A linguistic battle between Brexiteers and Remainers shows how far we've come from a clear definition.
A London court says the government can't trigger article 50 without a parliamentary vote. A Belfast court says it can. What's a United Kingdom to do?
We know there has to be an act of parliament but there's all to play for when it comes to what's actually in it.
A landmark decision means the government will not be allowed to trigger Article 50 without putting it to a parliamentary vote.
No member state has ever left the EU, so it's far from clear if one can have a change of heart after starting negotiations.
The way that the EU dealt with its CETA trade deal with Canada makes it clear to Britain that negotiating a free trade agreement will be very long and difficult.
The emerging Brexicon is binary, but this is a deeply complicated situation.
Theresa May desperately needs room to manoeuvre after letting Brexit bravado get the best of her.
This psychologist has studied equivocation for years, but had to invent a new category for the prime minister's unique style.
It's not disrespecting the result of the referendum to criticise the government –or even to call for a second vote.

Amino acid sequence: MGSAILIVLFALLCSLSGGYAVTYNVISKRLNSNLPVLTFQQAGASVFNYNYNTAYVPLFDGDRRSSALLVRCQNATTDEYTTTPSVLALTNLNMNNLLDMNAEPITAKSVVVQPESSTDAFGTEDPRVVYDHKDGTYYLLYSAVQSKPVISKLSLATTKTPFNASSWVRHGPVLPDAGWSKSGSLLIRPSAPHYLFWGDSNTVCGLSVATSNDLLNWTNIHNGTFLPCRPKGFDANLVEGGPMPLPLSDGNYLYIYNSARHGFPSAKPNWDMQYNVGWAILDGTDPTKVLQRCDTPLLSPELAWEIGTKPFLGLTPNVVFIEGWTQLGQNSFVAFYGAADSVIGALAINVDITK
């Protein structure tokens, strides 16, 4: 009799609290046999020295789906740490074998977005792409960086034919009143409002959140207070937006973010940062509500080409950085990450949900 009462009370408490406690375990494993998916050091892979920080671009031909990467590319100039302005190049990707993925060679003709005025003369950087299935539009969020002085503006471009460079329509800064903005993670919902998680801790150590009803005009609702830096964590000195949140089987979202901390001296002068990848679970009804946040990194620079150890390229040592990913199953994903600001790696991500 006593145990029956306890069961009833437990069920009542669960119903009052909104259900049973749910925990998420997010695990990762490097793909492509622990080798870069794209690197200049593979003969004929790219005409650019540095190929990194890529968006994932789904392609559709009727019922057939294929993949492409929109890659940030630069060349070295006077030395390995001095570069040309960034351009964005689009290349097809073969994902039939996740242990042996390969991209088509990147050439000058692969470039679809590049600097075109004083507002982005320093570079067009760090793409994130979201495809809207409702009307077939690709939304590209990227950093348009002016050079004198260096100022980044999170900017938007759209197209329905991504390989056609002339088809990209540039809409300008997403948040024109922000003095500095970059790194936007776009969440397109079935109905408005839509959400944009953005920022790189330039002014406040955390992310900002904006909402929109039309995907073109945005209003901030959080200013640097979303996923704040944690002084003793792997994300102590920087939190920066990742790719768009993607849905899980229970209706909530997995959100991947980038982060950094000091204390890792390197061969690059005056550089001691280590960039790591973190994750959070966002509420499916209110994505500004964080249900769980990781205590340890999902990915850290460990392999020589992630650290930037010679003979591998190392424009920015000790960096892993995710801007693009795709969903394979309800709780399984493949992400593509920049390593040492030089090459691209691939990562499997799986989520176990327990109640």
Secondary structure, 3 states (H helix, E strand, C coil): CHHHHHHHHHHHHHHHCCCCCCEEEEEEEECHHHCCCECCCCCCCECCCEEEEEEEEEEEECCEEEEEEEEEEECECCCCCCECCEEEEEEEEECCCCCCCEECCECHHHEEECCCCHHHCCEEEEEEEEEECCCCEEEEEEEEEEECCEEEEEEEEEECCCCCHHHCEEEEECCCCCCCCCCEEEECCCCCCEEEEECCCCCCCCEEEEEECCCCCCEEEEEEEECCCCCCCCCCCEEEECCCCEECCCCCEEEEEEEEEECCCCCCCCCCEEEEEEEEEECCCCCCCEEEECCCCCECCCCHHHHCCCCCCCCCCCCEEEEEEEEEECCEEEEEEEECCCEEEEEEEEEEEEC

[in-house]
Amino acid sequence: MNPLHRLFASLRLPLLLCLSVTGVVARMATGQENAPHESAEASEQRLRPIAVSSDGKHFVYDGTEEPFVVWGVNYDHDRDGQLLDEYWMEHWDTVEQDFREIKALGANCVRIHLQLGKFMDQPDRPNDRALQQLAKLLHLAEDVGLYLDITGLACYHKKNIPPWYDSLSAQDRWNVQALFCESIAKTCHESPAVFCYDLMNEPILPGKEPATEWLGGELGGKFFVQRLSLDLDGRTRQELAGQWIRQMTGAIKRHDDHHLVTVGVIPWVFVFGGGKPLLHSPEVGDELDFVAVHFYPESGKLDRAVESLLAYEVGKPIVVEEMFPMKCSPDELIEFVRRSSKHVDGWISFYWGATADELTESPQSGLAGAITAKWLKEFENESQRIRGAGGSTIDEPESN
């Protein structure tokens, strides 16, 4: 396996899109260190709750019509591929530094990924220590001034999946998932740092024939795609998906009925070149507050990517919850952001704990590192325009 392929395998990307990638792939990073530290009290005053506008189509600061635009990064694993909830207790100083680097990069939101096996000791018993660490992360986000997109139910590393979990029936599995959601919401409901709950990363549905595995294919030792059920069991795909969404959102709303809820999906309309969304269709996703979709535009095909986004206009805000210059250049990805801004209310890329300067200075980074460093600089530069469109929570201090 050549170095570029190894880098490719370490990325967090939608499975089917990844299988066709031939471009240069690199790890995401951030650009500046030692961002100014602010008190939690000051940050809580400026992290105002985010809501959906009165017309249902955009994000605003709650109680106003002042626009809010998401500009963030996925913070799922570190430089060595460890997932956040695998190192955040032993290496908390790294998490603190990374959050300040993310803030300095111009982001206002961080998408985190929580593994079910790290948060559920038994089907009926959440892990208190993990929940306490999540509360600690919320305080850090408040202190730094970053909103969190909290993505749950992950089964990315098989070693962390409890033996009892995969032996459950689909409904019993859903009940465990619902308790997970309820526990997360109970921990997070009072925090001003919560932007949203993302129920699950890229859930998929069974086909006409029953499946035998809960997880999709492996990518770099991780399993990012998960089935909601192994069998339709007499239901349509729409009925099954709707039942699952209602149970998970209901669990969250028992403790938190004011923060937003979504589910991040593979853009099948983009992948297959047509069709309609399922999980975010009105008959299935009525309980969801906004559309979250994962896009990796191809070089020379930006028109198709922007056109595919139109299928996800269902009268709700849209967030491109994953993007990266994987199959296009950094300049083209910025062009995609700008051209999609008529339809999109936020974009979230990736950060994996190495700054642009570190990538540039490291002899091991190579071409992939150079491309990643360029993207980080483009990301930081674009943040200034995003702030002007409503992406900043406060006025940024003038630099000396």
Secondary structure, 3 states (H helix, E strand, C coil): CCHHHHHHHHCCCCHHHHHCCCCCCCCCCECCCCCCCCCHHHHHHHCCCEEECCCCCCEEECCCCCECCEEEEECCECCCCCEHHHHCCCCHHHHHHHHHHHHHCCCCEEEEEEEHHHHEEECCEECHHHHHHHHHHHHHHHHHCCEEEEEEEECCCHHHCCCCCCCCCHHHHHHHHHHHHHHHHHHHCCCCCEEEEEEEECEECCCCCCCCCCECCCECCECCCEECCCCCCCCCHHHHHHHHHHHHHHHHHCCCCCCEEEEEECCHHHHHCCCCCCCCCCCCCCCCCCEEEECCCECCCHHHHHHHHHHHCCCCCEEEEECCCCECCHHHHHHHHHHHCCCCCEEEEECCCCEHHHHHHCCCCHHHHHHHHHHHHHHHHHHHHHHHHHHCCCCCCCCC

Just like 'the deficit' before it, this potent term can be used to justify all kinds of changes no one voted for.
The suggested start of Brexit negotiations doesn't do Britain any favours, nor Germany, France or Italy.
The new battle lines on how to leave the EU have been drawn.
The government is taking back control of British law with great eagerness. Here's what to look out for.
Two Germans, a Frenchman and a Belgian: who to watch as negotiations with the UK begin.
The mandarins tasked with making Brexit happen are under strain.
With patience and a degree of moral ambivalence, the UK may find an EU that is increasingly open to the idea of free trade without free movement of people.
The remaining member states are working out how to survive Brexit.
Despite the party's spectacular fall from grace, it's worth noting who is speaking and what is on the agenda.
If free movement of people is not on the table, then neither is single market access.